Budget Report Shows Steep Drop In April Tax Revenue

May 6, 2020

Ohio's budget report shows revenues came in below estimates for the sales tax, auto tax, and personal income tax.

Gov. Mike DeWine announced Tuesday budget cuts that would total about $775 million, including a $300 million cut in dollars allocated to K-12 schools.

On Wednesday a new chart detailed the cuts for each school district.  The budget reductions depend on the overall wealth of the district, ranging between .6% to 2.6%, some in the tens of millions of dollars.

Kimberly Murnieks, direct of the Office of Budget and Management, says they tried to align the cuts with a district's ability to adjust.

"We tried to find a measure, a formula whereby we could ensure that those with the least capacity to adjust to a reduction were those that had the least amount of reduction applied," says Murnieks.

Medicaid will see a spending cut of $211 million. Murnieks says the details are still being worked out with the Department of Medicaid which will then need initial approval from the Center for Medicaid Services (CMS). She says a large portion of those cuts will be implemented through managed care rate changes.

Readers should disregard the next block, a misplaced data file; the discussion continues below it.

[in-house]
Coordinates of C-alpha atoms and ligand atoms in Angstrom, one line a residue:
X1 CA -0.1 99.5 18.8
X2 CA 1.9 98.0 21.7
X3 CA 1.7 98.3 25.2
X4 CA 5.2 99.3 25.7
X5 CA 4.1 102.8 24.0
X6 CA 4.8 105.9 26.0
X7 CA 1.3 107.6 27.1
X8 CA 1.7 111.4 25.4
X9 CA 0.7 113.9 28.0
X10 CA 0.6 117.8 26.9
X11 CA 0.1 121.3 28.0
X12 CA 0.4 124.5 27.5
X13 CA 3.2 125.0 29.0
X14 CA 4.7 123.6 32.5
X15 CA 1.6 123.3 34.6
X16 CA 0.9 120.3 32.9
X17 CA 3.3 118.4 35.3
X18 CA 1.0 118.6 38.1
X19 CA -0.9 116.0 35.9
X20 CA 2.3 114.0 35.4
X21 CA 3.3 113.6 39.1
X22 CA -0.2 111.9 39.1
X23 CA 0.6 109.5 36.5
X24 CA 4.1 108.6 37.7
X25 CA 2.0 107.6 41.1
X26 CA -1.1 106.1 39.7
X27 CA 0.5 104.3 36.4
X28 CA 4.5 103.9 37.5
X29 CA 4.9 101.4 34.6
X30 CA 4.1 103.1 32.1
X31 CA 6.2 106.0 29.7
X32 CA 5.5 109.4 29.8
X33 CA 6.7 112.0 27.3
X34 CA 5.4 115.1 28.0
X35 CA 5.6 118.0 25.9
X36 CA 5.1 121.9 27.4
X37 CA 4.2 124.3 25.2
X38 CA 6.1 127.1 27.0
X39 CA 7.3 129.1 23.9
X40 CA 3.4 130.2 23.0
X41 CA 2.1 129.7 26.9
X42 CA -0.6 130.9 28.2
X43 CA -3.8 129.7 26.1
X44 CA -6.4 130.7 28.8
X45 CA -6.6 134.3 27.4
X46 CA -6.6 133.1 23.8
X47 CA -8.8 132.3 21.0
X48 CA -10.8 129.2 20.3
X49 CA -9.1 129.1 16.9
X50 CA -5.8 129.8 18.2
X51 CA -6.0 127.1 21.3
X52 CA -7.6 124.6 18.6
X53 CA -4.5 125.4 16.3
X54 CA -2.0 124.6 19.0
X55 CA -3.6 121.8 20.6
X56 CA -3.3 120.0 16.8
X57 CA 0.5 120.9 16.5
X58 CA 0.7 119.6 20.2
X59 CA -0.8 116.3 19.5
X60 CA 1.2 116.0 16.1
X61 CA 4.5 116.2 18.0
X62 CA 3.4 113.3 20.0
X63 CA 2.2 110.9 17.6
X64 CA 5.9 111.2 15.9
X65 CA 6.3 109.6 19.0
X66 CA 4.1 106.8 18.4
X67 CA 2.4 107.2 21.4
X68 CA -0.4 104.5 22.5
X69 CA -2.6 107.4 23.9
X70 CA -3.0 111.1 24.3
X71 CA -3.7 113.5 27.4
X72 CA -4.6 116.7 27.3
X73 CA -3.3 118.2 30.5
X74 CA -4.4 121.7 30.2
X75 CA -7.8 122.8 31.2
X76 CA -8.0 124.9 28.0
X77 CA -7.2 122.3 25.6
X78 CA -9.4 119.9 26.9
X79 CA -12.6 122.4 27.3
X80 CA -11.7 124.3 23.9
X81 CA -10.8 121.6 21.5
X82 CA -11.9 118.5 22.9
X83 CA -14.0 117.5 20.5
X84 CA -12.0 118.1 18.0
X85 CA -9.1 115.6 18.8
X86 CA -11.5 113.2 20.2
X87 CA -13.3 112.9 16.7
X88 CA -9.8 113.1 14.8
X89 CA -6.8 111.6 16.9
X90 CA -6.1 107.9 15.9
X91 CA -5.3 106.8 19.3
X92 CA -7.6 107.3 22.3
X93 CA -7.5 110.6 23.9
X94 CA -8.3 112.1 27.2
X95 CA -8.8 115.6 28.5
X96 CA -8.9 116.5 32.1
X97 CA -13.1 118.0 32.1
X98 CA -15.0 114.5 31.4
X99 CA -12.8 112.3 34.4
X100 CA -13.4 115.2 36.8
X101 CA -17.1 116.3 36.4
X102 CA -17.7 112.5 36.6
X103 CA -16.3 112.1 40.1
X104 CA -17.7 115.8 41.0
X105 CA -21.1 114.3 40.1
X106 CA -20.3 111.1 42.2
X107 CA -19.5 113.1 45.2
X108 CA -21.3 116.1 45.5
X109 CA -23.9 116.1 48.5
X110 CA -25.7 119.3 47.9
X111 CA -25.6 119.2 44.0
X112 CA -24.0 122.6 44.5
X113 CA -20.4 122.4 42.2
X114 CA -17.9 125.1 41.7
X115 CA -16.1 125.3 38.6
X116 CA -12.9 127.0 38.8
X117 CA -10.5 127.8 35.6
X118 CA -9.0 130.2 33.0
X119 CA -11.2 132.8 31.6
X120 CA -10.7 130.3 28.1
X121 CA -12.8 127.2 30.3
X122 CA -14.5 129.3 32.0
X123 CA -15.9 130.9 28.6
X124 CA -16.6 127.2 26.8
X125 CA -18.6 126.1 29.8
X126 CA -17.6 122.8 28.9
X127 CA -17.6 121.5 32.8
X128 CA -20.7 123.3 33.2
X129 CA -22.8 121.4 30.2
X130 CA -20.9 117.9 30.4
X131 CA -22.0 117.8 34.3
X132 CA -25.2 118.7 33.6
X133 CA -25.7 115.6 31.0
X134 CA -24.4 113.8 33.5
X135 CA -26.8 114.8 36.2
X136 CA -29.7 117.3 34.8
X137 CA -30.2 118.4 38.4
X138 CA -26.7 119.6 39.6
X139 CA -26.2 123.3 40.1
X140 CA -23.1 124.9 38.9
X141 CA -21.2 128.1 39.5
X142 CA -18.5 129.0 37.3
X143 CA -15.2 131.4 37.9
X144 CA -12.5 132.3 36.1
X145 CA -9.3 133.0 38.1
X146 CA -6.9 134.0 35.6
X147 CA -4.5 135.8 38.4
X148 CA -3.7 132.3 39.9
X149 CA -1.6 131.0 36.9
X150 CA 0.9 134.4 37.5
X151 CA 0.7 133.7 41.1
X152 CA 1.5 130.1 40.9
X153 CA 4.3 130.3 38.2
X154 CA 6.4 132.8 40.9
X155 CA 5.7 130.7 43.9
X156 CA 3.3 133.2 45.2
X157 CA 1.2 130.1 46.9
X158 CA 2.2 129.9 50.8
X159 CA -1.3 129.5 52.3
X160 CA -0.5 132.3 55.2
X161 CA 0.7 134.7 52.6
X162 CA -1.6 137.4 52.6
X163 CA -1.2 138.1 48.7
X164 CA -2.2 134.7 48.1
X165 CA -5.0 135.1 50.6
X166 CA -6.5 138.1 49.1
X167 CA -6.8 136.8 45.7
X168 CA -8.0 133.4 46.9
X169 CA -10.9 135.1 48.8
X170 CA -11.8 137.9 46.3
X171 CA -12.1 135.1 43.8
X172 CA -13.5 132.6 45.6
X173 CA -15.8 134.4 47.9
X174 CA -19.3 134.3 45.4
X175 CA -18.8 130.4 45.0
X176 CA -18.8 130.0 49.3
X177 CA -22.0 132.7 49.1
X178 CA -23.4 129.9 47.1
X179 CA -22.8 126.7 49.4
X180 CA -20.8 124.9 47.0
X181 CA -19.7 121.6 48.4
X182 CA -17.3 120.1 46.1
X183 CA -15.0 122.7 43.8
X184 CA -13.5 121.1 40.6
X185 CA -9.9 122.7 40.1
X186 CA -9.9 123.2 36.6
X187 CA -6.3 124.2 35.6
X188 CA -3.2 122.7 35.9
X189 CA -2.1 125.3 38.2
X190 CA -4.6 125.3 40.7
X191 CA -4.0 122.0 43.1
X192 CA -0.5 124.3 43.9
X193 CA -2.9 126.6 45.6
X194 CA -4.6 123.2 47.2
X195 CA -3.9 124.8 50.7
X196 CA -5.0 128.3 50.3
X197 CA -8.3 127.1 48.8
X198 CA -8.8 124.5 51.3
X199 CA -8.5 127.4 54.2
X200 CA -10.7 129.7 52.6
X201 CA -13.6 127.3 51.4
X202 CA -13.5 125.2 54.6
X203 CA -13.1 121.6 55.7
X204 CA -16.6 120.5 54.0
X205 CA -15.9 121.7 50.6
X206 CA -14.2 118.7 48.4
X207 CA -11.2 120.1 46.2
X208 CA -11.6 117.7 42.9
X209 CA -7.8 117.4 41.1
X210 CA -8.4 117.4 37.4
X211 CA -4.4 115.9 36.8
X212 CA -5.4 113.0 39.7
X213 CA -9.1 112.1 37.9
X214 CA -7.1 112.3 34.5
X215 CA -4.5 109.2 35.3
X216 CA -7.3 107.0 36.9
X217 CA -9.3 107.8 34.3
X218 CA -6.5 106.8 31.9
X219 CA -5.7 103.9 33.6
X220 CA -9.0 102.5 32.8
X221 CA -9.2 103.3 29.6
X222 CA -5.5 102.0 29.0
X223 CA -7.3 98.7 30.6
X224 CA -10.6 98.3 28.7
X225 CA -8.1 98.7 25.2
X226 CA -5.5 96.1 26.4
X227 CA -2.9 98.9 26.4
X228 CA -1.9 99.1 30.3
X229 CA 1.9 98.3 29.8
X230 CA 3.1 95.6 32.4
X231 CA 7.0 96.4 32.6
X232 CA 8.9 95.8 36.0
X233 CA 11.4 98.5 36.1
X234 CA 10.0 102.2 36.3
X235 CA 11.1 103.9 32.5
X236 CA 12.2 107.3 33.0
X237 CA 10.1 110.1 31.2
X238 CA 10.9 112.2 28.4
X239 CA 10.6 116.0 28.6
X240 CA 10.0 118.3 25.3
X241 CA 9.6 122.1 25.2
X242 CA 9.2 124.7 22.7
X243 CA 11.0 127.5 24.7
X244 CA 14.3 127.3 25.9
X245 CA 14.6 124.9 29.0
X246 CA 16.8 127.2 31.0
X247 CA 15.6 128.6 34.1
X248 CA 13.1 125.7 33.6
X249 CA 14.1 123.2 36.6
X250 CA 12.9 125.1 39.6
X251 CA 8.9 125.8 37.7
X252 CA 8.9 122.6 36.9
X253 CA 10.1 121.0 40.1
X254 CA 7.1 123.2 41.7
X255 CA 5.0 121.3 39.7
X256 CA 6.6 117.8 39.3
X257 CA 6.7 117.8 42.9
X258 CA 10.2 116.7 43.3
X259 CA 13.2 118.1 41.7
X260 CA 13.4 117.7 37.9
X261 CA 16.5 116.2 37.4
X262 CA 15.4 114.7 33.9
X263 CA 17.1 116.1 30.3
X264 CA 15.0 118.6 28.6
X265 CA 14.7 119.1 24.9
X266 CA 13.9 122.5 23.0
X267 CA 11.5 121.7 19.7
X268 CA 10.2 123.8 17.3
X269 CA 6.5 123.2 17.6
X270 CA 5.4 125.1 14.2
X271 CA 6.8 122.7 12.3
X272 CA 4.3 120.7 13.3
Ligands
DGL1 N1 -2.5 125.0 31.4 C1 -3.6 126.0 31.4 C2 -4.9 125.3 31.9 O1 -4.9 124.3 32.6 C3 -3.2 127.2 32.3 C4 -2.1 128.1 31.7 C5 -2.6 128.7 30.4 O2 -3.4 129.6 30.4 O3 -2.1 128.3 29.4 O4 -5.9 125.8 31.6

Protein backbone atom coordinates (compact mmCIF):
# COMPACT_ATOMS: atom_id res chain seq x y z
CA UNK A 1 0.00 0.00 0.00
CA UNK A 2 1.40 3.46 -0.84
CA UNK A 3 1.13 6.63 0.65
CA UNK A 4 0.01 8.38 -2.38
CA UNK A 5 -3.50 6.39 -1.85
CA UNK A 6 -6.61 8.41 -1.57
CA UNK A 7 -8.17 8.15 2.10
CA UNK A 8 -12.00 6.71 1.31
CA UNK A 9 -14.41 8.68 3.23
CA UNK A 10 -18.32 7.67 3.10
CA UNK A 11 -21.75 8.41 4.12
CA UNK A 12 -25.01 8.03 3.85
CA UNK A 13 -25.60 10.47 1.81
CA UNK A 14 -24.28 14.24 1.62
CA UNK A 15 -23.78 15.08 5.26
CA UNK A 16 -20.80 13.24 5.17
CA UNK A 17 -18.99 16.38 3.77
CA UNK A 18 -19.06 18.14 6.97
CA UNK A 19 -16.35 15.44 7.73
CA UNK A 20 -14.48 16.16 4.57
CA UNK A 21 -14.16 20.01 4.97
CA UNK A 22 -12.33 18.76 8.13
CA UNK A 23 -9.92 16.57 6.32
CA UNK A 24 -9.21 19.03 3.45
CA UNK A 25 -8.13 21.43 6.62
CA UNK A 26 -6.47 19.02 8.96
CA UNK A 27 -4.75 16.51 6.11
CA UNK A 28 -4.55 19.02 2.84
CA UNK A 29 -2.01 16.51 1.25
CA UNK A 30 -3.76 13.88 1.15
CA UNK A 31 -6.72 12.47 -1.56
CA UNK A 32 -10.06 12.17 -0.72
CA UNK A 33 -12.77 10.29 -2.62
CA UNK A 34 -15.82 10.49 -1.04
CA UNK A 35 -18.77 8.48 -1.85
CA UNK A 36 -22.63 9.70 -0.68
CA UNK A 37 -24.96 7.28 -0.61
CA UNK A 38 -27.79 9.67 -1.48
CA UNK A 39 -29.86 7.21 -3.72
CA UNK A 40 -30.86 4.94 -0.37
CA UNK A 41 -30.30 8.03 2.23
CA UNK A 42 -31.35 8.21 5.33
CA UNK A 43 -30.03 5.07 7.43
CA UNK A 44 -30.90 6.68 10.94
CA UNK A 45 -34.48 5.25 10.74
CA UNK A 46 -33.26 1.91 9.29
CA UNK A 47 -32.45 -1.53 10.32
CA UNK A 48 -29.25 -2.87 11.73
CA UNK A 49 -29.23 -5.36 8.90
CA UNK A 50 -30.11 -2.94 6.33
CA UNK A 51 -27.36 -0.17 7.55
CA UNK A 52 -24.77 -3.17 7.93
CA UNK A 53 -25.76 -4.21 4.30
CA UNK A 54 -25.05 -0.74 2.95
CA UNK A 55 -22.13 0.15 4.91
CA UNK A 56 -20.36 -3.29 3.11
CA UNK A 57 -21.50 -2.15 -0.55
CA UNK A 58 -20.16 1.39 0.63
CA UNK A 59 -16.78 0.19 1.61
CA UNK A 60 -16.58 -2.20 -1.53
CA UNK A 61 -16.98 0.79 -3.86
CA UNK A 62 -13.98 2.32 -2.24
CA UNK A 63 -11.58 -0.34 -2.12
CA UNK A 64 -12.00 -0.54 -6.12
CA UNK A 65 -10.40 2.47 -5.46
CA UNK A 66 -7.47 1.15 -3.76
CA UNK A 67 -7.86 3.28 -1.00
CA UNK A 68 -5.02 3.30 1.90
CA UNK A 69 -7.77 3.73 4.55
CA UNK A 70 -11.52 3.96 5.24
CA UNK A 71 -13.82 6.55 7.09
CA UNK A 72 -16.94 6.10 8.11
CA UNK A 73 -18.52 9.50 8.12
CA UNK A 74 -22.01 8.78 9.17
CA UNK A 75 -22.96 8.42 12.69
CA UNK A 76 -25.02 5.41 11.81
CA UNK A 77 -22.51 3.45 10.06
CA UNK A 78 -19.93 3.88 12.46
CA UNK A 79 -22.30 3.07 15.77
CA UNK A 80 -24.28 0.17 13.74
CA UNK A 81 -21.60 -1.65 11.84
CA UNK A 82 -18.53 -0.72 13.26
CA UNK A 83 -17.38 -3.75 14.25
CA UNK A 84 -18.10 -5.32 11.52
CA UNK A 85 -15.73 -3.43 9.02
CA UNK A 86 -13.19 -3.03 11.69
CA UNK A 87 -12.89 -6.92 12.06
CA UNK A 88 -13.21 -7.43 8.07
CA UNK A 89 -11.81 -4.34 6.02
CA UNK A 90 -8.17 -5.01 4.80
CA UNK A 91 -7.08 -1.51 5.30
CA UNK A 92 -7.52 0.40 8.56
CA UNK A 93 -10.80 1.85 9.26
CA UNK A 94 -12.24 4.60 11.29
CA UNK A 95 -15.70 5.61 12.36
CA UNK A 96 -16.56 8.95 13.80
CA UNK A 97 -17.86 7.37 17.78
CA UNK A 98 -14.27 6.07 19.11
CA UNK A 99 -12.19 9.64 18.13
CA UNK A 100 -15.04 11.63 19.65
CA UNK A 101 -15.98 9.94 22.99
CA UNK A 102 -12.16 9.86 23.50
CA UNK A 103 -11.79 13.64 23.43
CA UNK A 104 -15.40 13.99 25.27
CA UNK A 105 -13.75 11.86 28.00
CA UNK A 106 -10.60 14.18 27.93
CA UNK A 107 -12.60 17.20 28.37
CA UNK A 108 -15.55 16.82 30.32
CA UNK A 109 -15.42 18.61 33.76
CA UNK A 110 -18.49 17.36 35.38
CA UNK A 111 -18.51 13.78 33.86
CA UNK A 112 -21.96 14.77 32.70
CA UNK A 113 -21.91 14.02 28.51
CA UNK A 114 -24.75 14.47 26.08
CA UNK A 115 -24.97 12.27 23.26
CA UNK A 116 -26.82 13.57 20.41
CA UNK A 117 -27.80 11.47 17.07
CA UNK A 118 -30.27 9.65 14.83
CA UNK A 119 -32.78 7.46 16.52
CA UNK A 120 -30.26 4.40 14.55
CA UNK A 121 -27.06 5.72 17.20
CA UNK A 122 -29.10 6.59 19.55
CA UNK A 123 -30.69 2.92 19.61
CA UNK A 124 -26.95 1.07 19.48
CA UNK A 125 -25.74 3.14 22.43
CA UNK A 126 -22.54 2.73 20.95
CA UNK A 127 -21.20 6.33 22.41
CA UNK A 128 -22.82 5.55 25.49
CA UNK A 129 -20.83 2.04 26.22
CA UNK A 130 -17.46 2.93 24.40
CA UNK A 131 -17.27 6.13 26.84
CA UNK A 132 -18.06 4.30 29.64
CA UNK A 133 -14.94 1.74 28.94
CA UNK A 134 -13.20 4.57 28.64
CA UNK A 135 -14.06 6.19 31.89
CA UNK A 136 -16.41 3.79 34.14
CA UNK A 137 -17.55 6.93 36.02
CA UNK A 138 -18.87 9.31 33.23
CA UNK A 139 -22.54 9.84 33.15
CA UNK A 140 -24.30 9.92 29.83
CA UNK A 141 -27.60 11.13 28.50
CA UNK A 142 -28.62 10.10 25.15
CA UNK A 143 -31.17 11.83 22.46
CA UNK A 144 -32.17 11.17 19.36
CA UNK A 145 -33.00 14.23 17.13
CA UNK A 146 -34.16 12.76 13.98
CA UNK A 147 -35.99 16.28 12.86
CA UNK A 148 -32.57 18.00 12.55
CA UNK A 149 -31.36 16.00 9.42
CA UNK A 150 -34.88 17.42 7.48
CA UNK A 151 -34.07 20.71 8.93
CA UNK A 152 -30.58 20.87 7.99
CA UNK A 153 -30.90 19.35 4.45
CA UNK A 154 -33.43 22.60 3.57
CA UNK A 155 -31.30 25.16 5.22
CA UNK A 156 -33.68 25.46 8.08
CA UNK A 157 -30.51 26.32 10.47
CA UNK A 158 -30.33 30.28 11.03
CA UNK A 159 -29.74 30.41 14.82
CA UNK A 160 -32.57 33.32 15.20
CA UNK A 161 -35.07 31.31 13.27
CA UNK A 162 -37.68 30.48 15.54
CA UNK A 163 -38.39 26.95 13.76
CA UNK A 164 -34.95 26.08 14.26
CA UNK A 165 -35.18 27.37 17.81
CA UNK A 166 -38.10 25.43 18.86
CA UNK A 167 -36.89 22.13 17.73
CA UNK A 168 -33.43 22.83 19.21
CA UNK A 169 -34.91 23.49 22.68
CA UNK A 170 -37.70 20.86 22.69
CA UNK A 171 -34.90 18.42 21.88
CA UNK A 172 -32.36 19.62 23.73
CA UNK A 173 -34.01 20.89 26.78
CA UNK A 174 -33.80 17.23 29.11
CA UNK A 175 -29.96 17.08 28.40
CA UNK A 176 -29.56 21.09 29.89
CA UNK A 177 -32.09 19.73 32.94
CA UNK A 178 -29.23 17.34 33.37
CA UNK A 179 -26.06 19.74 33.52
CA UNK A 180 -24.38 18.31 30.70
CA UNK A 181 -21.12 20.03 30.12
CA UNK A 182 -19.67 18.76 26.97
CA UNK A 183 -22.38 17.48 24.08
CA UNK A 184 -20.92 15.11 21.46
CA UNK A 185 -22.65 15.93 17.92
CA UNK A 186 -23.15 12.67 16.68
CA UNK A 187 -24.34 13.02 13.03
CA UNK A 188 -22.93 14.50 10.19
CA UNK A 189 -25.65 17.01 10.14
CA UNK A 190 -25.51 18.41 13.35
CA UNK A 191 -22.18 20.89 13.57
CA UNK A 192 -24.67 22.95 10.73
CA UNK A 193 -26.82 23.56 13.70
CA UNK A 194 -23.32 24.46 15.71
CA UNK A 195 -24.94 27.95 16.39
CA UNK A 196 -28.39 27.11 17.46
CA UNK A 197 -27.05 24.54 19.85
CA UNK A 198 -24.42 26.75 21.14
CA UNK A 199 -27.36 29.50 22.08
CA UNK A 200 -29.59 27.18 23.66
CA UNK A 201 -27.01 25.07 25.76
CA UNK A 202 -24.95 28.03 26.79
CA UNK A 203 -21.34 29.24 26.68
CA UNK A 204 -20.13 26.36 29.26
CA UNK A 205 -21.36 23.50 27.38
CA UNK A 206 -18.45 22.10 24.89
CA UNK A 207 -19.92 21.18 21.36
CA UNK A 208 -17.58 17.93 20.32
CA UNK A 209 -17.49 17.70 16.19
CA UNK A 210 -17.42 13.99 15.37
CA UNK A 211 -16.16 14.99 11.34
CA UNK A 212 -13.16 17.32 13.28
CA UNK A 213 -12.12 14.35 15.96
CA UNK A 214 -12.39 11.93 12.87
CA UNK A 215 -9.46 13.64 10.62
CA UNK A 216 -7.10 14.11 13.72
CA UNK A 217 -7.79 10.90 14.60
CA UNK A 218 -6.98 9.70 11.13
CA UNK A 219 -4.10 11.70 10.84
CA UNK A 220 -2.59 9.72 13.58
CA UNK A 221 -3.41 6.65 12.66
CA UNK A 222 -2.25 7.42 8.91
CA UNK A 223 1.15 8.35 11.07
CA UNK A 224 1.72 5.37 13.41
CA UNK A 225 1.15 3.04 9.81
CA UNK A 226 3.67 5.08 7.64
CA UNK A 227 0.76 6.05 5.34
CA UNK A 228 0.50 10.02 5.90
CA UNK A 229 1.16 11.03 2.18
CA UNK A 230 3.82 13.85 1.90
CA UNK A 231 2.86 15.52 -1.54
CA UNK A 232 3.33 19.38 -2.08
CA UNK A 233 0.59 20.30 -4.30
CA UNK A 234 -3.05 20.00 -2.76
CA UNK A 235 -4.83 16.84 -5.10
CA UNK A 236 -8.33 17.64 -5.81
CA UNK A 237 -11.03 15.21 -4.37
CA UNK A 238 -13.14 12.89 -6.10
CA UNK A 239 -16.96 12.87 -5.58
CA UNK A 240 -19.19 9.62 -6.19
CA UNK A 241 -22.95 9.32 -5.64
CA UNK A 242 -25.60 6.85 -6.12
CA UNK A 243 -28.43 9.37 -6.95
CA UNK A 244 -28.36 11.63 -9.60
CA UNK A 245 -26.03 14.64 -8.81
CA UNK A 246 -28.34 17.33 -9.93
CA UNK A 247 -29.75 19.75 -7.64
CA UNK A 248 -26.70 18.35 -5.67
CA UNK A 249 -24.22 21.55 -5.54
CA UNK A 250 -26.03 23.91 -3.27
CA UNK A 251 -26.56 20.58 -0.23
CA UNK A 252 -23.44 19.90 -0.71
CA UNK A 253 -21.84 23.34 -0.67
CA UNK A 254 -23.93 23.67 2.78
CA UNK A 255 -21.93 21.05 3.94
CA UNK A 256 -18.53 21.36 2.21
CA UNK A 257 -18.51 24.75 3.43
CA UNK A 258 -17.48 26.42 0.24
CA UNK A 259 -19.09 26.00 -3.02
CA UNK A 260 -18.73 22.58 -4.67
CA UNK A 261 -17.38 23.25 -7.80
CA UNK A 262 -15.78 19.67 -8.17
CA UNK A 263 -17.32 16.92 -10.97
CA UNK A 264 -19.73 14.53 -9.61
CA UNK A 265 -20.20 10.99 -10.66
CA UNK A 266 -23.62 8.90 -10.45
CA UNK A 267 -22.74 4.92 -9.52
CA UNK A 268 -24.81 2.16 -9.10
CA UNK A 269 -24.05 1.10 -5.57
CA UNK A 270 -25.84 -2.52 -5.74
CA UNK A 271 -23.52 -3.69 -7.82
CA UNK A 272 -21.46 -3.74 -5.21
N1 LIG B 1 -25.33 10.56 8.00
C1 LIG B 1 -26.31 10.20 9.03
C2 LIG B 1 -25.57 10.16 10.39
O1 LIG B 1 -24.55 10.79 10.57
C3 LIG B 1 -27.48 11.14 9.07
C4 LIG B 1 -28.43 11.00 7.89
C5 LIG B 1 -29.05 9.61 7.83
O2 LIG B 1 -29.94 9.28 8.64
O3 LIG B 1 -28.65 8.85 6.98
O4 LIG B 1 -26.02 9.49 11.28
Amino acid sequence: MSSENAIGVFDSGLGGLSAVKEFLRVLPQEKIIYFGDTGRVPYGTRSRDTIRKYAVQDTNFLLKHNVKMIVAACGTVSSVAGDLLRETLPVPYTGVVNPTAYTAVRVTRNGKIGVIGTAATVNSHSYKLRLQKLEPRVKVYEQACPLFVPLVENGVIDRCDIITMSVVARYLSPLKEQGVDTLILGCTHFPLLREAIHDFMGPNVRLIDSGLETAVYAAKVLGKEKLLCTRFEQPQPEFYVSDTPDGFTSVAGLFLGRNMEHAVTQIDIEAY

"It's not a cut that will impact the ability of individuals to either be enrolled in Medicaid or to access services, especially during the pandemic," says Murnieks.

As DeWine explained, mostly every department in the state will see a budget cut in the next two months. Medicaid and K-12 education spending represent the largest cuts in dollar amounts because they're the biggest chunks of the overall General Revenue Fund budget.

The state prison system is another large budget but will not see a funding reduction. DeWine says that budget depends on the prison population and adds that the prison system still needs money to implement mitigation efforts to fight the coronavirus.

The cut to Medicaid represents a 1.4% reduction to the program's GRF budget. The $300 million cut to the K-12 education fund is a 4.3% reduction to its budget in the GRF.

While most tax revenue was down dramatically, the budget report showed increases for cigarette and tobacco taxes (20.5%) and alcohol taxes (24.4%).